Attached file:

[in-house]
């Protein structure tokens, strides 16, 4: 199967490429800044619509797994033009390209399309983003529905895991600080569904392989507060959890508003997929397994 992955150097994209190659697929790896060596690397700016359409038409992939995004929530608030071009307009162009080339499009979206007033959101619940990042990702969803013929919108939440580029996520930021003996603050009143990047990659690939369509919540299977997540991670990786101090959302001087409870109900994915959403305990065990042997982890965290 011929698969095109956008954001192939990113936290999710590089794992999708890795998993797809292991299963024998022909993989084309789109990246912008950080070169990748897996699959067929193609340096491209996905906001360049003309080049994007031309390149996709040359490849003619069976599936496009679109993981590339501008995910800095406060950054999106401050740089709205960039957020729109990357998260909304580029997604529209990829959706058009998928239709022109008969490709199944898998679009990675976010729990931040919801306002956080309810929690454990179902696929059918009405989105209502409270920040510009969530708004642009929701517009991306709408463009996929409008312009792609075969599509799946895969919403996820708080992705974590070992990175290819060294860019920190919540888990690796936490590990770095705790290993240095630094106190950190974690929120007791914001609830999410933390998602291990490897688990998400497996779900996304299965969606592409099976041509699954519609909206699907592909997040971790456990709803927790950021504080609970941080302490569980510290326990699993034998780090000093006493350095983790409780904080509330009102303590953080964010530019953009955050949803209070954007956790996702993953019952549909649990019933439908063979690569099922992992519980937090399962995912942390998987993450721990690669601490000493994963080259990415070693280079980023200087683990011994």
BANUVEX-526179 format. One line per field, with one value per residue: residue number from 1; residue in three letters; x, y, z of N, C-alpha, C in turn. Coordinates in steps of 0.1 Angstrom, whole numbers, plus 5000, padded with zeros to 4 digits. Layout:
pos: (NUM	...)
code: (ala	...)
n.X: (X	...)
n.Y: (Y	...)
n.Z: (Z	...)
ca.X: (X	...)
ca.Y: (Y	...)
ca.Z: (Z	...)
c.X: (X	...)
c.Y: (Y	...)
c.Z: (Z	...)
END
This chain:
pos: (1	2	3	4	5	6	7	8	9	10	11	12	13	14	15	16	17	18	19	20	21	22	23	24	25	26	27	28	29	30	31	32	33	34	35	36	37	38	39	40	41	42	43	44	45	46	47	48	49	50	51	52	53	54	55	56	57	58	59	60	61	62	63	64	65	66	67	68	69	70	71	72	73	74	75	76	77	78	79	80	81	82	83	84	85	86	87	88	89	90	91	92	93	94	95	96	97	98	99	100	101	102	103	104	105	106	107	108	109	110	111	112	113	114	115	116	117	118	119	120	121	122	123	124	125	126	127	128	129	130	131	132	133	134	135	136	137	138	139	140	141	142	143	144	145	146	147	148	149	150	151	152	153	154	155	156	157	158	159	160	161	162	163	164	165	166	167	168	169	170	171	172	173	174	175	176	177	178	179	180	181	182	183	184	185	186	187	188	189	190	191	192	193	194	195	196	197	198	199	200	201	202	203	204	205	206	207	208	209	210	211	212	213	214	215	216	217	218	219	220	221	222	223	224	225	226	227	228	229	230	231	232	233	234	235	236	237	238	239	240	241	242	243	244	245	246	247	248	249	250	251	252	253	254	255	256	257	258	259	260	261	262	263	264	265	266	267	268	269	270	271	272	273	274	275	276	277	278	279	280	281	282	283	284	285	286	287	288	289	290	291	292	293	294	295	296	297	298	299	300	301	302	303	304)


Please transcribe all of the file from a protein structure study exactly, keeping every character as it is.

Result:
[in-house]
């Protein structure tokens, strides 16, 4: 199967490429800044619509797994033009390209399309983003529905895991600080569904392989507060959890508003997929397994 992955150097994209190659697929790896060596690397700016359409038409992939995004929530608030071009307009162009080339499009979206007033959101619940990042990702969803013929919108939440580029996520930021003996603050009143990047990659690939369509919540299977997540991670990786101090959302001087409870109900994915959403305990065990042997982890965290 011929698969095109956008954001192939990113936290999710590089794992999708890795998993797809292991299963024998022909993989084309789109990246912008950080070169990748897996699959067929193609340096491209996905906001360049003309080049994007031309390149996709040359490849003619069976599936496009679109993981590339501008995910800095406060950054999106401050740089709205960039957020729109990357998260909304580029997604529209990829959706058009998928239709022109008969490709199944898998679009990675976010729990931040919801306002956080309810929690454990179902696929059918009405989105209502409270920040510009969530708004642009929701517009991306709408463009996929409008312009792609075969599509799946895969919403996820708080992705974590070992990175290819060294860019920190919540888990690796936490590990770095705790290993240095630094106190950190974690929120007791914001609830999410933390998602291990490897688990998400497996779900996304299965969606592409099976041509699954519609909206699907592909997040971790456990709803927790950021504080609970941080302490569980510290326990699993034998780090000093006493350095983790409780904080509330009102303590953080964010530019953009955050949803209070954007956790996702993953019952549909649990019933439908063979690569099922992992519980937090399962995912942390998987993450721990690669601490000493994963080259990415070693280079980023200087683990011994």
BANUVEX-526179 format. One line per field, with one value per residue: residue number from 1; residue in three letters; x, y, z of N, C-alpha, C in turn. Coordinates in steps of 0.1 Angstrom, whole numbers, plus 5000, padded with zeros to 4 digits. Layout:
pos: (NUM	...)
code: (ala	...)
n.X: (X	...)
n.Y: (Y	...)
n.Z: (Z	...)
ca.X: (X	...)
ca.Y: (Y	...)
ca.Z: (Z	...)
c.X: (X	...)
c.Y: (Y	...)
c.Z: (Z	...)
END
This chain:
pos: (1	2	3	4	5	6	7	8	9	10	11	12	13	14	15	16	17	18	19	20	21	22	23	24	25	26	27	28	29	30	31	32	33	34	35	36	37	38	39	40	41	42	43	44	45	46	47	48	49	50	51	52	53	54	55	56	57	58	59	60	61	62	63	64	65	66	67	68	69	70	71	72	73	74	75	76	77	78	79	80	81	82	83	84	85	86	87	88	89	90	91	92	93	94	95	96	97	98	99	100	101	102	103	104	105	106	107	108	109	110	111	112	113	114	115	116	117	118	119	120	121	122	123	124	125	126	127	128	129	130	131	132	133	134	135	136	137	138	139	140	141	142	143	144	145	146	147	148	149	150	151	152	153	154	155	156	157	158	159	160	161	162	163	164	165	166	167	168	169	170	171	172	173	174	175	176	177	178	179	180	181	182	183	184	185	186	187	188	189	190	191	192	193	194	195	196	197	198	199	200	201	202	203	204	205	206	207	208	209	210	211	212	213	214	215	216	217	218	219	220	221	222	223	224	225	226	227	228	229	230	231	232	233	234	235	236	237	238	239	240	241	242	243	244	245	246	247	248	249	250	251	252	253	254	255	256	257	258	259	260	261	262	263	264	265	266	267	268	269	270	271	272	273	274	275	276	277	278	279	280	281	282	283	284	285	286	287	288	289	290	291	292	293	294	295	296	297	298	299	300	301	302	303	304)